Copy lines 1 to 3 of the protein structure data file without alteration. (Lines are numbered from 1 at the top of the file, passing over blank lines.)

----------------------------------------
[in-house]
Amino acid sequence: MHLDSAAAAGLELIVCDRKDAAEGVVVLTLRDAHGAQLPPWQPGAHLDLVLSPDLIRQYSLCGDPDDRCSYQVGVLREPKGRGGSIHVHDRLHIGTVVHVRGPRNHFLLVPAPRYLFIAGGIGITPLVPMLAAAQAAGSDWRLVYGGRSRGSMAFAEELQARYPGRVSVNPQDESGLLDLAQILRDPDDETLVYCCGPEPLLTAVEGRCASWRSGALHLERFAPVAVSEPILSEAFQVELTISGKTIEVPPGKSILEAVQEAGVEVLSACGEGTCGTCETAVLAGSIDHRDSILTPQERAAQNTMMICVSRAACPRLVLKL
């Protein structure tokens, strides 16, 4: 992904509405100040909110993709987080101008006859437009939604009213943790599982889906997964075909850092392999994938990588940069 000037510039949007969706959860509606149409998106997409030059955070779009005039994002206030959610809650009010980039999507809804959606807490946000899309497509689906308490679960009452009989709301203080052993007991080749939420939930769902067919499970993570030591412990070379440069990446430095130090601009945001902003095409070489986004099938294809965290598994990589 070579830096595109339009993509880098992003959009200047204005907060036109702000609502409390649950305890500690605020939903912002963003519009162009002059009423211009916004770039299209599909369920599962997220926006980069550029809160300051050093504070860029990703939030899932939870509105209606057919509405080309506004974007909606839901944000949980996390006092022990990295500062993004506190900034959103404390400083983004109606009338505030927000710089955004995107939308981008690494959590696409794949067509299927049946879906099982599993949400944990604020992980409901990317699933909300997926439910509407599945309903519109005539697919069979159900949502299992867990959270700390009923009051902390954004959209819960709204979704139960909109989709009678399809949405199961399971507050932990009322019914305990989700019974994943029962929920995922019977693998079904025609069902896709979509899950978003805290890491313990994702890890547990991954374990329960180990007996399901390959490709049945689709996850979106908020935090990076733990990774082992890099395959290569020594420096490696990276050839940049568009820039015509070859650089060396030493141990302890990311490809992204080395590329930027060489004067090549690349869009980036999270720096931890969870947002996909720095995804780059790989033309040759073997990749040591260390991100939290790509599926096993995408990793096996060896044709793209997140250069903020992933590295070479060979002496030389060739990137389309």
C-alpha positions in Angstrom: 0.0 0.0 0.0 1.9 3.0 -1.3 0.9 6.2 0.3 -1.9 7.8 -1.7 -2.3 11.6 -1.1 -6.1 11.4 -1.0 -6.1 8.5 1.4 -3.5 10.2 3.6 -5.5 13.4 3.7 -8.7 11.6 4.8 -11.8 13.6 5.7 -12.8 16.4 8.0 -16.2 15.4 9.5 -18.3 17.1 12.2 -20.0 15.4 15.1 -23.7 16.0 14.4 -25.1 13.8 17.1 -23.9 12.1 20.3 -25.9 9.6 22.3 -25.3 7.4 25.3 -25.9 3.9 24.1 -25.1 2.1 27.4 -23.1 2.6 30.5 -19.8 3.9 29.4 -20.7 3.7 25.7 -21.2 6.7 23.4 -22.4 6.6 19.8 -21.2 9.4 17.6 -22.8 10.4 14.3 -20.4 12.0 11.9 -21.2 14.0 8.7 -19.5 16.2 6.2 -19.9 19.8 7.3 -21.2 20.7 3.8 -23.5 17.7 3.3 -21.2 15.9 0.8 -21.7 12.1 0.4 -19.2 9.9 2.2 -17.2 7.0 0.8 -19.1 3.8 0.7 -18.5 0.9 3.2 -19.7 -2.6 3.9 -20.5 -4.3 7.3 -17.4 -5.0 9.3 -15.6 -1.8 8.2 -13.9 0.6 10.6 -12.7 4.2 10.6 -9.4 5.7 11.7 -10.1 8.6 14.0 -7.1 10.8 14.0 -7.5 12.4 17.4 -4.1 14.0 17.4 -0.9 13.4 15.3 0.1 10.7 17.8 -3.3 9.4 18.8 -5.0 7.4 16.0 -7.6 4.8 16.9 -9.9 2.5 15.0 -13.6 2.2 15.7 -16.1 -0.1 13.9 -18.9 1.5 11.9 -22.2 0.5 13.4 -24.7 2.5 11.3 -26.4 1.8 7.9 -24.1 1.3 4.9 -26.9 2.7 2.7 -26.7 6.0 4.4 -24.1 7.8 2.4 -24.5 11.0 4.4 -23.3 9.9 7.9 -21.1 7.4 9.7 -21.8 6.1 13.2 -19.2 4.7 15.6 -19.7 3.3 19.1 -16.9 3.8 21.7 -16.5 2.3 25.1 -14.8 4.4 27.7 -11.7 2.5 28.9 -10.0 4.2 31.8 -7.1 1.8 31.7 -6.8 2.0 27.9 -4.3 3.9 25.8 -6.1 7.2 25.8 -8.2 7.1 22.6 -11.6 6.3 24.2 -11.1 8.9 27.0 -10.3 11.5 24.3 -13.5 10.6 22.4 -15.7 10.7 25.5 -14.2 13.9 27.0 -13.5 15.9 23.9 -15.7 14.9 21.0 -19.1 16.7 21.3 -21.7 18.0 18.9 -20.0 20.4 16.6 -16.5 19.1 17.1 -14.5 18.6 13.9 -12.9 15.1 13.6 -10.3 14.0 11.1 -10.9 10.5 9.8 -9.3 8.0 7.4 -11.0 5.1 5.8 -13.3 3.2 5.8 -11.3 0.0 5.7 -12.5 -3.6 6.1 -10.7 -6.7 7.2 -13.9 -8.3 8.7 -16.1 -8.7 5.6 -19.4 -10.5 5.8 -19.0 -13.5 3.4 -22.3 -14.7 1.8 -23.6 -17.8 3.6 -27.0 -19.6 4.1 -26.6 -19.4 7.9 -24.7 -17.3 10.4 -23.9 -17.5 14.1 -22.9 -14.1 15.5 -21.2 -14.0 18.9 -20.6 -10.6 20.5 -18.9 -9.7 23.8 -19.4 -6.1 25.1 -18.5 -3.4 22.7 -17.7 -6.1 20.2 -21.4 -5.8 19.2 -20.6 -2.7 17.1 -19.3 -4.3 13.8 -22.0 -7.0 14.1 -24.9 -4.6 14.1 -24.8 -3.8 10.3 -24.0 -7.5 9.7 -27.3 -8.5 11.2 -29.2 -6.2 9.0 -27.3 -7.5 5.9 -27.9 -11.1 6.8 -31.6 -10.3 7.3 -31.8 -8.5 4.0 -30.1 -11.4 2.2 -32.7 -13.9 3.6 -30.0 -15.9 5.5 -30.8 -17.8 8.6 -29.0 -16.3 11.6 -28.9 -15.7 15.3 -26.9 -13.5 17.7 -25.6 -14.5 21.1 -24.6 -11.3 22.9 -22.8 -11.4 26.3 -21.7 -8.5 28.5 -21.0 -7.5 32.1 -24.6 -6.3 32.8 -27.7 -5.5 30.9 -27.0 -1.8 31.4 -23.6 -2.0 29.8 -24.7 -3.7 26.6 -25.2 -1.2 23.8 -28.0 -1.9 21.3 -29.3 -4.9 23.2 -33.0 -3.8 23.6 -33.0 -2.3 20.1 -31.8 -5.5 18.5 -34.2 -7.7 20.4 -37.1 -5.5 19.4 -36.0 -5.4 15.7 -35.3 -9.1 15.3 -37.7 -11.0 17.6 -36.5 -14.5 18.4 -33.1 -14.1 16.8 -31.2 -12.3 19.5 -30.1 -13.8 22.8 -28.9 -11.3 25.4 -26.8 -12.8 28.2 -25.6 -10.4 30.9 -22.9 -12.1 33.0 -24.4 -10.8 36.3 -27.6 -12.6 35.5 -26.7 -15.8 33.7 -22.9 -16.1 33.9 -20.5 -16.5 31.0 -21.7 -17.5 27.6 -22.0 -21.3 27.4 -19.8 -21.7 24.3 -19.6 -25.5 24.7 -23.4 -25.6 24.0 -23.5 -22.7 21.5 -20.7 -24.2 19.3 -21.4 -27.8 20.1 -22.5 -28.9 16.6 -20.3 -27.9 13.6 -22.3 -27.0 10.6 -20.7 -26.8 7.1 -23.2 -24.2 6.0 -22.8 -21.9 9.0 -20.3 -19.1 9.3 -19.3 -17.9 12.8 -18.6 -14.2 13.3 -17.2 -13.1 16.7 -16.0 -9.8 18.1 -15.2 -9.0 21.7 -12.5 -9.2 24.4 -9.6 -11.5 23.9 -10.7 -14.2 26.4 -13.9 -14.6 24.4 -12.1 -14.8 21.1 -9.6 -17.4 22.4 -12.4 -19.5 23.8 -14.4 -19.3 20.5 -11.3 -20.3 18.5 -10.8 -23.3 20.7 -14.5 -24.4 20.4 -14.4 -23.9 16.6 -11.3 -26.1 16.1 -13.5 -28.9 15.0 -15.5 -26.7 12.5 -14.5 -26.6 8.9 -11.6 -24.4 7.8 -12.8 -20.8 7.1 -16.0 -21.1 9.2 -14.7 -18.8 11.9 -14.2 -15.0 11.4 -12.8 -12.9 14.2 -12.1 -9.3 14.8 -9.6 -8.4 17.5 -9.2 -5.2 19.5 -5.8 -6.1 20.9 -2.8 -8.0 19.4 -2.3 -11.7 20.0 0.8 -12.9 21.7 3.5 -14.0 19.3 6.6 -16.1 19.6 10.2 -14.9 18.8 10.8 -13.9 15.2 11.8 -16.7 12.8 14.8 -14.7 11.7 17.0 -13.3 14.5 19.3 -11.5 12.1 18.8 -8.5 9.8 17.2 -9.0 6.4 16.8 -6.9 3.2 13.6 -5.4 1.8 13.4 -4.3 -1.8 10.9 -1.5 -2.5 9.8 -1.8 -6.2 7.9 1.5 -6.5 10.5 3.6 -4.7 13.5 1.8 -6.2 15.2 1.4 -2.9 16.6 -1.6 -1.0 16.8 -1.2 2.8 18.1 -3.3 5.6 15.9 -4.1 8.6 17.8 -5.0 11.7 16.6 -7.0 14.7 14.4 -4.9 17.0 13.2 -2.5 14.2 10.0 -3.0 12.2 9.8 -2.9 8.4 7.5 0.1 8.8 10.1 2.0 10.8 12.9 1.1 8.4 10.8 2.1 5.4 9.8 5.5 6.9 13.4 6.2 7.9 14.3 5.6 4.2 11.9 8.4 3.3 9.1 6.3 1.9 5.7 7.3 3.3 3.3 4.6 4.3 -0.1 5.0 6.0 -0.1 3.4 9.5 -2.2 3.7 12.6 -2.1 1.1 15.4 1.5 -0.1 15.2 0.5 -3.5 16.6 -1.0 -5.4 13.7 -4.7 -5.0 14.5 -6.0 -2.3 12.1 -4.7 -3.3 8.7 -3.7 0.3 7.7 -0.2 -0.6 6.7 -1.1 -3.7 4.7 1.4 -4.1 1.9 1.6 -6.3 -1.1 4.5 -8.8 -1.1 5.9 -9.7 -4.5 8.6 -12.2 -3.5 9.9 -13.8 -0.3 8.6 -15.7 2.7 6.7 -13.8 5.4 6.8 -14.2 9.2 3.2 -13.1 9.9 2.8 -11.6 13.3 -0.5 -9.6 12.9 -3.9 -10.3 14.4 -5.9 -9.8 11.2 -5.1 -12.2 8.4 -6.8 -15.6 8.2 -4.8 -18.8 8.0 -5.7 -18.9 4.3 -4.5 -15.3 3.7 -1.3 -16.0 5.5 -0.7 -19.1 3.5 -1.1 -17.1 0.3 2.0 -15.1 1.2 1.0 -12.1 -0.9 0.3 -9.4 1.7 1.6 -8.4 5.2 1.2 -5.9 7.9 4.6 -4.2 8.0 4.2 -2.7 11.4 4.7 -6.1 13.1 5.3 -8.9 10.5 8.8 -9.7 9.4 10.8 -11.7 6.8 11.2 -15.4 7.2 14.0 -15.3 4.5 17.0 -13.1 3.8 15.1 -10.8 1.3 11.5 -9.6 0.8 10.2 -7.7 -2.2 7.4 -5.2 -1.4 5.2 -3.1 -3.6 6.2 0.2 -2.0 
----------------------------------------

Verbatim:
[in-house]
Amino acid sequence: MHLDSAAAAGLELIVCDRKDAAEGVVVLTLRDAHGAQLPPWQPGAHLDLVLSPDLIRQYSLCGDPDDRCSYQVGVLREPKGRGGSIHVHDRLHIGTVVHVRGPRNHFLLVPAPRYLFIAGGIGITPLVPMLAAAQAAGSDWRLVYGGRSRGSMAFAEELQARYPGRVSVNPQDESGLLDLAQILRDPDDETLVYCCGPEPLLTAVEGRCASWRSGALHLERFAPVAVSEPILSEAFQVELTISGKTIEVPPGKSILEAVQEAGVEVLSACGEGTCGTCETAVLAGSIDHRDSILTPQERAAQNTMMICVSRAACPRLVLKL
């Protein structure tokens, strides 16, 4: 992904509405100040909110993709987080101008006859437009939604009213943790599982889906997964075909850092392999994938990588940069 000037510039949007969706959860509606149409998106997409030059955070779009005039994002206030959610809650009010980039999507809804959606807490946000899309497509689906308490679960009452009989709301203080052993007991080749939420939930769902067919499970993570030591412990070379440069990446430095130090601009945001902003095409070489986004099938294809965290598994990589 070579830096595109339009993509880098992003959009200047204005907060036109702000609502409390649950305890500690605020939903912002963003519009162009002059009423211009916004770039299209599909369920599962997220926006980069550029809160300051050093504070860029990703939030899932939870509105209606057919509405080309506004974007909606839901944000949980996390006092022990990295500062993004506190900034959103404390400083983004109606009338505030927000710089955004995107939308981008690494959590696409794949067509299927049946879906099982599993949400944990604020992980409901990317699933909300997926439910509407599945309903519109005539697919069979159900949502299992867990959270700390009923009051902390954004959209819960709204979704139960909109989709009678399809949405199961399971507050932990009322019914305990989700019974994943029962929920995922019977693998079904025609069902896709979509899950978003805290890491313990994702890890547990991954374990329960180990007996399901390959490709049945689709996850979106908020935090990076733990990774082992890099395959290569020594420096490696990276050839940049568009820039015509070859650089060396030493141990302890990311490809992204080395590329930027060489004067090549690349869009980036999270720096931890969870947002996909720095995804780059790989033309040759073997990749040591260390991100939290790509599926096993995408990793096996060896044709793209997140250069903020992933590295070479060979002496030389060739990137389309």